“This is all a set-up.” Jones agreed: “Oh it is. Look at the priming, look at the preparations…. You can see all of the preparation building towards this, this is the big move, it’s a race war to bring in total chaos and then total federalization with this evil Justice Department, they even got rid of the other attorney general who had baggage, they put the new one in for the political persecutions of conservatives and Christians. They’re dropping the hammer.”
Childress added that the race war is all designed to give the government an excuse to “bring in martial law very quickly.”
Yesterday, Gun Owners of America’s communications director, Erich Pratt, reacted to the shooting in a church in South Carolina by blaming the church’s pastor, one of the victims of the shooting, for voting against a concealed carry bill in his role as a state senator.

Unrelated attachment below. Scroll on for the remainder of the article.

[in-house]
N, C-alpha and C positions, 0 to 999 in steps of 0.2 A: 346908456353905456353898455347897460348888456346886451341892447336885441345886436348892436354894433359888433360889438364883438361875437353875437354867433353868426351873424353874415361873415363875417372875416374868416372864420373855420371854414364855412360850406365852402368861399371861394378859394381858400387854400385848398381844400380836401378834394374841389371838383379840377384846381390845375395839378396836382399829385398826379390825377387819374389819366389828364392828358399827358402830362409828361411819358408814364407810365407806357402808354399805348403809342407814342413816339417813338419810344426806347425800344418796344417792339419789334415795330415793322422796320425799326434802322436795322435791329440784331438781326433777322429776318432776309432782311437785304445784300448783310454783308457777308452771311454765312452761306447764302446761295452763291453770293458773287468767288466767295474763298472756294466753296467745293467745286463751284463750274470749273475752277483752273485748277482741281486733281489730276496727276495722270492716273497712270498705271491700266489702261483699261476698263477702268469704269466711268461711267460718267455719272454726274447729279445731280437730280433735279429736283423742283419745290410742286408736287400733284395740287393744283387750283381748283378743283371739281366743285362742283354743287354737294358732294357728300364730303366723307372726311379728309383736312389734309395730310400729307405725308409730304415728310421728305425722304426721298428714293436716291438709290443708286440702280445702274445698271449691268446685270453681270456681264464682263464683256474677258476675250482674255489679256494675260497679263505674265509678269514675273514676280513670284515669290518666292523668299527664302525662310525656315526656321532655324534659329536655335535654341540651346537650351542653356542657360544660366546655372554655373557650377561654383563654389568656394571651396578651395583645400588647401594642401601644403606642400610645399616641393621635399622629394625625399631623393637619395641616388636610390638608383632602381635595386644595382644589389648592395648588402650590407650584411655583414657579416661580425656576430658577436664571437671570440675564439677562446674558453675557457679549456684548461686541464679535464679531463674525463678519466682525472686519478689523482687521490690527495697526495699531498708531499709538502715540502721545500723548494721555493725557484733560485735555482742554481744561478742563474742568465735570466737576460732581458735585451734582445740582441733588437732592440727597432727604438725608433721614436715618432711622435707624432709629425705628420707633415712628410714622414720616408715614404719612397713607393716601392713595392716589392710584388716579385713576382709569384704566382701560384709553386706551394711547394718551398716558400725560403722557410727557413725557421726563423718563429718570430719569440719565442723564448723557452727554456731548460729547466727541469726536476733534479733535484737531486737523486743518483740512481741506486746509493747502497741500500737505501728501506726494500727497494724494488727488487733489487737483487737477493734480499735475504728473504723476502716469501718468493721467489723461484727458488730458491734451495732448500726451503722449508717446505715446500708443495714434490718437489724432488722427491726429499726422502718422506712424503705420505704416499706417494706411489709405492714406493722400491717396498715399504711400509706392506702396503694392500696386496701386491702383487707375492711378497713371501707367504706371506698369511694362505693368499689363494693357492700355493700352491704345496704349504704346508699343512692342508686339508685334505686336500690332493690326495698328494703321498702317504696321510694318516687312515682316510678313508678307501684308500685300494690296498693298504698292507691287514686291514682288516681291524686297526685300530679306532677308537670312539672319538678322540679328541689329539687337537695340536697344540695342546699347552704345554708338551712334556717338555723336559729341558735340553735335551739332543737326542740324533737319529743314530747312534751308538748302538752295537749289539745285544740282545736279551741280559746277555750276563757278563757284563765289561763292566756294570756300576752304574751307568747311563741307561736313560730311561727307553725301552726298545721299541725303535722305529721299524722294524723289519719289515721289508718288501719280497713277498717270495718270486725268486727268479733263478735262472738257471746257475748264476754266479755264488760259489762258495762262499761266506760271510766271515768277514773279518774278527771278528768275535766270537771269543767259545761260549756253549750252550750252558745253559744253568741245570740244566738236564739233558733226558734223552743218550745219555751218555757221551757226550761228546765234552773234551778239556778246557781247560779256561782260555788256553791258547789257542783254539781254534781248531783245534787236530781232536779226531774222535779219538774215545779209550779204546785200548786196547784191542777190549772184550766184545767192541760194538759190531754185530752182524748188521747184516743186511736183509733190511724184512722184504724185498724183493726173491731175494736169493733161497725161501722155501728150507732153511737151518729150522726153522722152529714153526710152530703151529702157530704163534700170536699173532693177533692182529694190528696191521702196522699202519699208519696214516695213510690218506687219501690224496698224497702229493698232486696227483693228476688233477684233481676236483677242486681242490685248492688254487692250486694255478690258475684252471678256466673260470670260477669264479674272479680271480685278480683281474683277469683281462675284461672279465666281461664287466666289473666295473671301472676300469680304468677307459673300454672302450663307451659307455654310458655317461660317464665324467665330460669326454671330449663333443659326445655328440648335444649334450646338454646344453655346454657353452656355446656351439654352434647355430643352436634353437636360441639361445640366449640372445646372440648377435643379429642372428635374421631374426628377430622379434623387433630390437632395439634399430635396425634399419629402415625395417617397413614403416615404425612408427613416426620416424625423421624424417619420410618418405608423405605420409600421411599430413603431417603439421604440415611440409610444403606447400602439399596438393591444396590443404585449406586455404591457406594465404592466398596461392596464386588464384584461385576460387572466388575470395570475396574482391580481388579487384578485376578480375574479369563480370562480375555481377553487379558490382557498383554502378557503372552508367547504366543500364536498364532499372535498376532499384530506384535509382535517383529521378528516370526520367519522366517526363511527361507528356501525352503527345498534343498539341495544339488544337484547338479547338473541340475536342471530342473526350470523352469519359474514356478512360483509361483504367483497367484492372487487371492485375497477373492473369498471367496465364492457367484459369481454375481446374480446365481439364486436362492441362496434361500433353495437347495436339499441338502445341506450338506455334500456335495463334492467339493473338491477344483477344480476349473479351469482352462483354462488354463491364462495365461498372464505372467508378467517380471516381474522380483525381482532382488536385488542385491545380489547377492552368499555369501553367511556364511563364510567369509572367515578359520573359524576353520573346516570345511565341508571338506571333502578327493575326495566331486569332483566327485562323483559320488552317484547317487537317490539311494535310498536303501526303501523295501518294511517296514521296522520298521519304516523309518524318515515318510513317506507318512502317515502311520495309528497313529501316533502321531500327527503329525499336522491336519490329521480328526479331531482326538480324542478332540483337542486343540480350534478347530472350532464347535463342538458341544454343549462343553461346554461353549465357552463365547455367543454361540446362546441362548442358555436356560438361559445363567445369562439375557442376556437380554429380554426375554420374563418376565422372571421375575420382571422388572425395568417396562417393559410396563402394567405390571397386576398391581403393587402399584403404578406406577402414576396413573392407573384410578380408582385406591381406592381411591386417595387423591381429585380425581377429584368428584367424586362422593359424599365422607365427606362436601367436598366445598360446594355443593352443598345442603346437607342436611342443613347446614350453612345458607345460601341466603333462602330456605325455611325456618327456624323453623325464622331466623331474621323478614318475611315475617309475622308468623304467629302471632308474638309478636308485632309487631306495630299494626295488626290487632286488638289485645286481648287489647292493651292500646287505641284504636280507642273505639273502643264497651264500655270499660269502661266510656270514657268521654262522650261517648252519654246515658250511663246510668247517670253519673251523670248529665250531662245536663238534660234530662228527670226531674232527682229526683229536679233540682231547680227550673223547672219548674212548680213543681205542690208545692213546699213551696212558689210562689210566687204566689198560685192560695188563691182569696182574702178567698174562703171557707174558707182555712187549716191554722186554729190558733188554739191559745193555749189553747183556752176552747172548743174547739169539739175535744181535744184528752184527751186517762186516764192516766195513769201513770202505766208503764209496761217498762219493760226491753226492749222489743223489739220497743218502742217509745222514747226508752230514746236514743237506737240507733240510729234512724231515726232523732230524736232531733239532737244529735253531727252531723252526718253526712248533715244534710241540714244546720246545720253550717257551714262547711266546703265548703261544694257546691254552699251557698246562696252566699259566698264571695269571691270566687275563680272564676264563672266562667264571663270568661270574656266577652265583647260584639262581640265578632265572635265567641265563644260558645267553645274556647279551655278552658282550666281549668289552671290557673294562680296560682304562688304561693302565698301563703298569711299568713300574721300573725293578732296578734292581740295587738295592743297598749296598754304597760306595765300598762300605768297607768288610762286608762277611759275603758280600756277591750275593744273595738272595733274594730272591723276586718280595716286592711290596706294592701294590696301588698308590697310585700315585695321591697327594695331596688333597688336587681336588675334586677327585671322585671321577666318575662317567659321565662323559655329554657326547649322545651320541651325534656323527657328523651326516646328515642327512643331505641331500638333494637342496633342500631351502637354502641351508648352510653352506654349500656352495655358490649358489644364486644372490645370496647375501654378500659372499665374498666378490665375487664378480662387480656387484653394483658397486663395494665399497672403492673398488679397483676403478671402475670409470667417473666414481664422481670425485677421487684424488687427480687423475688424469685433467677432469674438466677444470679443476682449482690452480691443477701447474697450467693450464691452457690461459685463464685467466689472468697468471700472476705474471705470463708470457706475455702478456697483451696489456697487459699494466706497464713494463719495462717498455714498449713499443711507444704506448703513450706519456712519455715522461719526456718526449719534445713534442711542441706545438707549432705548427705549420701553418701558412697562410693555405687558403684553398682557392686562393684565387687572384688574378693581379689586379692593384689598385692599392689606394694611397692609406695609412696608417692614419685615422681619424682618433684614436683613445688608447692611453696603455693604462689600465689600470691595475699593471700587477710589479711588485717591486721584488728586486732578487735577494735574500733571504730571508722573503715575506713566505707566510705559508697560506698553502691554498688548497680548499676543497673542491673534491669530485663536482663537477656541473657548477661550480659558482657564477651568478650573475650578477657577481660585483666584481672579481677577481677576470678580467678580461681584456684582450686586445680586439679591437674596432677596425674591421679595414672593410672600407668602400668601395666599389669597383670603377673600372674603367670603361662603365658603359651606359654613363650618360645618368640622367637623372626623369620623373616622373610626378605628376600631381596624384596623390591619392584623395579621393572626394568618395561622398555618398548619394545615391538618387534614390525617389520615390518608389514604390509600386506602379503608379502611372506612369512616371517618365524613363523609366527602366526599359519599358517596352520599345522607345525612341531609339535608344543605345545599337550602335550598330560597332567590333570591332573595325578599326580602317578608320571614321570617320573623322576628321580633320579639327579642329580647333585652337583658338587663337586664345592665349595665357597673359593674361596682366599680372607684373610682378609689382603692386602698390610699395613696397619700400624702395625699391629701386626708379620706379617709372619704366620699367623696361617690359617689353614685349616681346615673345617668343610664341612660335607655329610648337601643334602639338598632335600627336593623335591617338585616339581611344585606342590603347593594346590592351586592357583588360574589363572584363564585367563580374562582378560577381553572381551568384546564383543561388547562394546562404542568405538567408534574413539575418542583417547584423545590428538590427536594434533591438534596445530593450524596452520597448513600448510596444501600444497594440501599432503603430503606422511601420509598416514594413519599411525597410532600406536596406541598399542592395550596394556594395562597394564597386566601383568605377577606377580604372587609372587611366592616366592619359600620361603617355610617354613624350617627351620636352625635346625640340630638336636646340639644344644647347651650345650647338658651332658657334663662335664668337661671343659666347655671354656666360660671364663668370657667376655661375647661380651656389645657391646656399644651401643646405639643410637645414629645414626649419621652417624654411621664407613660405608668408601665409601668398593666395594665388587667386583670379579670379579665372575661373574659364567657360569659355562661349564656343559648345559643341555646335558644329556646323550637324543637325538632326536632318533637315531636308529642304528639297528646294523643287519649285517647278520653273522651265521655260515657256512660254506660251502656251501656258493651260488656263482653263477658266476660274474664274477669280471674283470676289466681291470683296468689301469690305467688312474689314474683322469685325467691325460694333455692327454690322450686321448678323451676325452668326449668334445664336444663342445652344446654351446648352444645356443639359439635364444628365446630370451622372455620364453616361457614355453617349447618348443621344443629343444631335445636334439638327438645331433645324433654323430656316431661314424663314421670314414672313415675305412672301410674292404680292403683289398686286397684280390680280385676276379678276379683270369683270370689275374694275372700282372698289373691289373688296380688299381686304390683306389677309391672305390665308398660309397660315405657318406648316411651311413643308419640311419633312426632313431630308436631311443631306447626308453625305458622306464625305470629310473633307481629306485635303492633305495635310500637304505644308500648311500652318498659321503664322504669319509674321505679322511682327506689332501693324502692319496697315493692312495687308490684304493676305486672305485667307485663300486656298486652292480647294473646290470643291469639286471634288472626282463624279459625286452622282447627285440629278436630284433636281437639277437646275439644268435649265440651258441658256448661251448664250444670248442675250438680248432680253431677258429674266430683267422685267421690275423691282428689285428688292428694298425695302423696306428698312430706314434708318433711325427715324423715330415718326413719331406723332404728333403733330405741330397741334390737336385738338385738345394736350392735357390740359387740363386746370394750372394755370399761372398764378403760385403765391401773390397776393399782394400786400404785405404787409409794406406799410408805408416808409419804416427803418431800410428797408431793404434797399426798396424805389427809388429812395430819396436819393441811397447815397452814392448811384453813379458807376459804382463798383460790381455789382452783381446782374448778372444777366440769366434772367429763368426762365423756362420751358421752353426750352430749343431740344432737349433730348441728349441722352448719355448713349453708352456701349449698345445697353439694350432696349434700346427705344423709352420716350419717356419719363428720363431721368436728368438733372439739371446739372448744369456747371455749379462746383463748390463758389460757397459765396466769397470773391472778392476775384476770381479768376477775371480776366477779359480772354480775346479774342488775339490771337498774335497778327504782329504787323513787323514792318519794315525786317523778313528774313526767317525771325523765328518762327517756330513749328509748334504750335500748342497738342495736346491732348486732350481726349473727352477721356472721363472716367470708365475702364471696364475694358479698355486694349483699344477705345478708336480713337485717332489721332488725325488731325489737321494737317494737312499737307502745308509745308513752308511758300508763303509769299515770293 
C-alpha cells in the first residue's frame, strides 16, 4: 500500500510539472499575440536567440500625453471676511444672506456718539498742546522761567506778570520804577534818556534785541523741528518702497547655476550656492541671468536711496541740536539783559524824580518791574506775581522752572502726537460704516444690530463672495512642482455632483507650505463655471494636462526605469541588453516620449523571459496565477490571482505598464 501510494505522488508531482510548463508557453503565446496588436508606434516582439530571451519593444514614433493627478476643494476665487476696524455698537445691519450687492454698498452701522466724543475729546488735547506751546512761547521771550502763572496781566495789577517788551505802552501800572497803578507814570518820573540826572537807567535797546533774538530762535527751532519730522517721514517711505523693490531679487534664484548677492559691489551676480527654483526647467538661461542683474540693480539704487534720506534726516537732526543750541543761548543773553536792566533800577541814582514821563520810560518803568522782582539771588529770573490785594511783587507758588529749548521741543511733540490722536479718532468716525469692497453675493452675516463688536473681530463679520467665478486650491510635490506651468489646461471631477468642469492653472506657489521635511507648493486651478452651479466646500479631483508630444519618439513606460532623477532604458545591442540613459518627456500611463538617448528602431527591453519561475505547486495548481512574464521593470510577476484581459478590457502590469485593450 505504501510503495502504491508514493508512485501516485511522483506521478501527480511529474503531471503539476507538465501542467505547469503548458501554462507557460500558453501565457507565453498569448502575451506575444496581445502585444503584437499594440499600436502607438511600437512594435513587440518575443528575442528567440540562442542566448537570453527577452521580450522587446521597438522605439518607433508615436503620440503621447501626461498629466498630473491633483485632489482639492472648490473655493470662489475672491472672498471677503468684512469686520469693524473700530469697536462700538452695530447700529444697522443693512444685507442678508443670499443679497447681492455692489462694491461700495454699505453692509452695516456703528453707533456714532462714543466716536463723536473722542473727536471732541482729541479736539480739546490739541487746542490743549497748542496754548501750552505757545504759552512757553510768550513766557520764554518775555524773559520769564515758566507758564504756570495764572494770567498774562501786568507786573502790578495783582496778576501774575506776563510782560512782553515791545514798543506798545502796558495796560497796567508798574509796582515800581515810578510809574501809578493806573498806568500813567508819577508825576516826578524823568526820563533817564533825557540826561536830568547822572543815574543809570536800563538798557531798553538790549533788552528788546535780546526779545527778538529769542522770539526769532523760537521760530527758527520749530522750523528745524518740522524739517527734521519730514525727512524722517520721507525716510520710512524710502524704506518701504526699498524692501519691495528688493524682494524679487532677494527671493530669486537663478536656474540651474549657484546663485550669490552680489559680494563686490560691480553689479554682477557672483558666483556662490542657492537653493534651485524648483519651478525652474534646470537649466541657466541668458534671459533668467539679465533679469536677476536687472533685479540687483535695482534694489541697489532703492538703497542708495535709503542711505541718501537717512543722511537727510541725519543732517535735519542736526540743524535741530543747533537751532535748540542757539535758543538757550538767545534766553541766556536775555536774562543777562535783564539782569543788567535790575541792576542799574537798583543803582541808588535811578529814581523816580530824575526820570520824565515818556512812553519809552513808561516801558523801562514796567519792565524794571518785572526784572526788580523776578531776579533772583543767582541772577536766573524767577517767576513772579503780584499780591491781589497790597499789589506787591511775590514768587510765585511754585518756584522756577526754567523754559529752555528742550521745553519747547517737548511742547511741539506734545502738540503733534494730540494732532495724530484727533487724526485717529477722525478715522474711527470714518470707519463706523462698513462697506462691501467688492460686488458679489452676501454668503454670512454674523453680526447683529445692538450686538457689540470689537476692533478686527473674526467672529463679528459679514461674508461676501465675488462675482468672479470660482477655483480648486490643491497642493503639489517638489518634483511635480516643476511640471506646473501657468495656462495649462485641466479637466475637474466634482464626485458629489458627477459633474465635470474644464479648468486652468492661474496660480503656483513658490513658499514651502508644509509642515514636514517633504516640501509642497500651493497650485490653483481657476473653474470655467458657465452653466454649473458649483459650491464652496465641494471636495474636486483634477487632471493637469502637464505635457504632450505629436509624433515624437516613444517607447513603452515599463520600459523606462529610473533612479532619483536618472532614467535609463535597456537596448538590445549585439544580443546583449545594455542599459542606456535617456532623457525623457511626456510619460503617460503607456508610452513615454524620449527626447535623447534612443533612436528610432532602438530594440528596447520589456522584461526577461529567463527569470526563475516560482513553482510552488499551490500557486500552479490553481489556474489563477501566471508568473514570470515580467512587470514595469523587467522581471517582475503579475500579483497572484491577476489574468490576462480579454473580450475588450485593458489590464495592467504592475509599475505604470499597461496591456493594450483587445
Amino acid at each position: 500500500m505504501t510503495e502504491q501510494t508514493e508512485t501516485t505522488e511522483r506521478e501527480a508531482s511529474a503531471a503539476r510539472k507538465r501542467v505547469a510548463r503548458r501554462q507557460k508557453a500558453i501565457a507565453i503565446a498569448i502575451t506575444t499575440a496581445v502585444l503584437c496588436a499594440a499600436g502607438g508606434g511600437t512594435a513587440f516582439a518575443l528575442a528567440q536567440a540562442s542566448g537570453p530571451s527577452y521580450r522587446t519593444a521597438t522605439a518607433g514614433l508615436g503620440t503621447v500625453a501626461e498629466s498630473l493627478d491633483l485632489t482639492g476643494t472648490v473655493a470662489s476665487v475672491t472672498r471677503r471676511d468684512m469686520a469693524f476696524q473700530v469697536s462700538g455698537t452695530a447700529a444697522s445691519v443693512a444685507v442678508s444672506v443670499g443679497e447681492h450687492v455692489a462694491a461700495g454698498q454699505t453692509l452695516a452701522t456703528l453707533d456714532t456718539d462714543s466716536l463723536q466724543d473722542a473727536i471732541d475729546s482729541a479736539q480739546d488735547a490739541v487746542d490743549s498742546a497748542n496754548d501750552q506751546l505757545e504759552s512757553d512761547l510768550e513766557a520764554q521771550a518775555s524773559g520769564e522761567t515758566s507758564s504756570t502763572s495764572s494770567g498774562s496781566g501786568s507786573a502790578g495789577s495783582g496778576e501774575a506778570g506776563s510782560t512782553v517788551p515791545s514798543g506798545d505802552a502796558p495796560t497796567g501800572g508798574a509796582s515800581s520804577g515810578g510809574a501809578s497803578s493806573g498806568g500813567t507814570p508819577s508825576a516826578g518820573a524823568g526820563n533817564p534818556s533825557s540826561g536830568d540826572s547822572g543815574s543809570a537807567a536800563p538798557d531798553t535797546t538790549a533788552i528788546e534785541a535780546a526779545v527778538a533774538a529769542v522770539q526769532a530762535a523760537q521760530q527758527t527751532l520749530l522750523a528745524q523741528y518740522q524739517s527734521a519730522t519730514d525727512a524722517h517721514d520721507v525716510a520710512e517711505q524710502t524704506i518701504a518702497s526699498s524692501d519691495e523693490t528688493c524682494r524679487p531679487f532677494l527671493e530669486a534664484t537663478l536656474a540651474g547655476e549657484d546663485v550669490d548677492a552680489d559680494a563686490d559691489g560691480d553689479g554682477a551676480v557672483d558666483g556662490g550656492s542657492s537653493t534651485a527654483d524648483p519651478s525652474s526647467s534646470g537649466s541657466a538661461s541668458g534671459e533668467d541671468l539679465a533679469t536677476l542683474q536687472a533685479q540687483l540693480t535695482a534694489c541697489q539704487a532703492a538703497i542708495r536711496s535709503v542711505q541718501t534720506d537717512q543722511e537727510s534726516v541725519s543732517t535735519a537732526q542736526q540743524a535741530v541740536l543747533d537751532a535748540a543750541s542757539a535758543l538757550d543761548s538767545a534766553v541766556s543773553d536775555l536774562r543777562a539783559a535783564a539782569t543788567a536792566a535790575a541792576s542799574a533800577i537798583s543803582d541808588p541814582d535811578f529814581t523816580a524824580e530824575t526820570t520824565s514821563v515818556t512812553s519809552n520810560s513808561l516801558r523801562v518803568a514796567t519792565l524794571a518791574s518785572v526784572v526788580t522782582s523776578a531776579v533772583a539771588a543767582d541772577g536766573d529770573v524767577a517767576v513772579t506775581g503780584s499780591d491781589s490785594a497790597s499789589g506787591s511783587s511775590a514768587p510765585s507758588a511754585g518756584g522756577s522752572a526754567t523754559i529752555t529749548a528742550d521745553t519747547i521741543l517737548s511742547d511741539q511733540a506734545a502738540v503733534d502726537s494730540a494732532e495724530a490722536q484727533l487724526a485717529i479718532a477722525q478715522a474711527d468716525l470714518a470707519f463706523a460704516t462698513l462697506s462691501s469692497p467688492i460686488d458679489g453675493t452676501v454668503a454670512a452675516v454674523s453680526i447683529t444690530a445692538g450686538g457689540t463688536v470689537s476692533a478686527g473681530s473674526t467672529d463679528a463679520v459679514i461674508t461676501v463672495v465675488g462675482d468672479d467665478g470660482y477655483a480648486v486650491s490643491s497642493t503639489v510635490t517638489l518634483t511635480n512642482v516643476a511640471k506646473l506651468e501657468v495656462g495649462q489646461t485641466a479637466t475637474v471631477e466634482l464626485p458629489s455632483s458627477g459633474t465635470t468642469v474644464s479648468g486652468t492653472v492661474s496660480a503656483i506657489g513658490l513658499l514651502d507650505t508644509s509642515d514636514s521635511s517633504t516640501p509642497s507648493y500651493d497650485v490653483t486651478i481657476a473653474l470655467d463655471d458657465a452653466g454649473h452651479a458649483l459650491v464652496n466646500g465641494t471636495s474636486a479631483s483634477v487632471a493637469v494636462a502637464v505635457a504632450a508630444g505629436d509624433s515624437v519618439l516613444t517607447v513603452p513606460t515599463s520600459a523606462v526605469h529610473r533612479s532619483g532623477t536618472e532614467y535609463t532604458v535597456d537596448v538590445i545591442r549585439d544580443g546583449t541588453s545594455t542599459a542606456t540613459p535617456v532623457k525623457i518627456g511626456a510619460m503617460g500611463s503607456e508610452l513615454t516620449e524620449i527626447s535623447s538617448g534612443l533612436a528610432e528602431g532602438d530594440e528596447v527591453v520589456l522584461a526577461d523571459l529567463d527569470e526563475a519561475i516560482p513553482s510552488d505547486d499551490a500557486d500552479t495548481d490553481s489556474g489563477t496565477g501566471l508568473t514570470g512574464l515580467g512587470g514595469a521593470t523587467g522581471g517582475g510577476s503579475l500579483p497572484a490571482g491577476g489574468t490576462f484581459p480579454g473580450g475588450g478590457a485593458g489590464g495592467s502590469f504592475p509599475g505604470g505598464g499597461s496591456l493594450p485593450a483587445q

In an interview today with Houston-based talk radio host Sam Malone, GOA’s executive director Larry Pratt (Erich’s father) doubled down on the accusation, claiming that the pastor, Rev. Clementa Pinckney, had left his congregation “defenseless” by opposing a bill that would have required churches to allow the concealed carry of firearms.
“The president and those that look at the world the way he does seem to be unshakably wedded to the idea that no defense is a good defense,” Pratt said, referring to President Obama’s remarks on the shooting. “And there you had a church where this horrible act was committed, where the pastor was a state senator who was a leading anti-Second-Amendment, pro-civilian-disarmament sort of guy. So when the dirtbag struck, he was pretty confident there wasn’t going to be anybody shooting back because they all believed that no defense is a good defense, that’s what they’d been preached about. It’s just, it was so needless. There was nobody who was able to resist.”
“It was a gun-free zone, thanks in part to the pastor, the state senator,” he said, blasting the pastor who supported keeping a policy that allows churches to choose whether or not to allowed concealed carry, or, as Pratt called it, “that stupid provision that if the church wants to be defenseless, that’s fine.”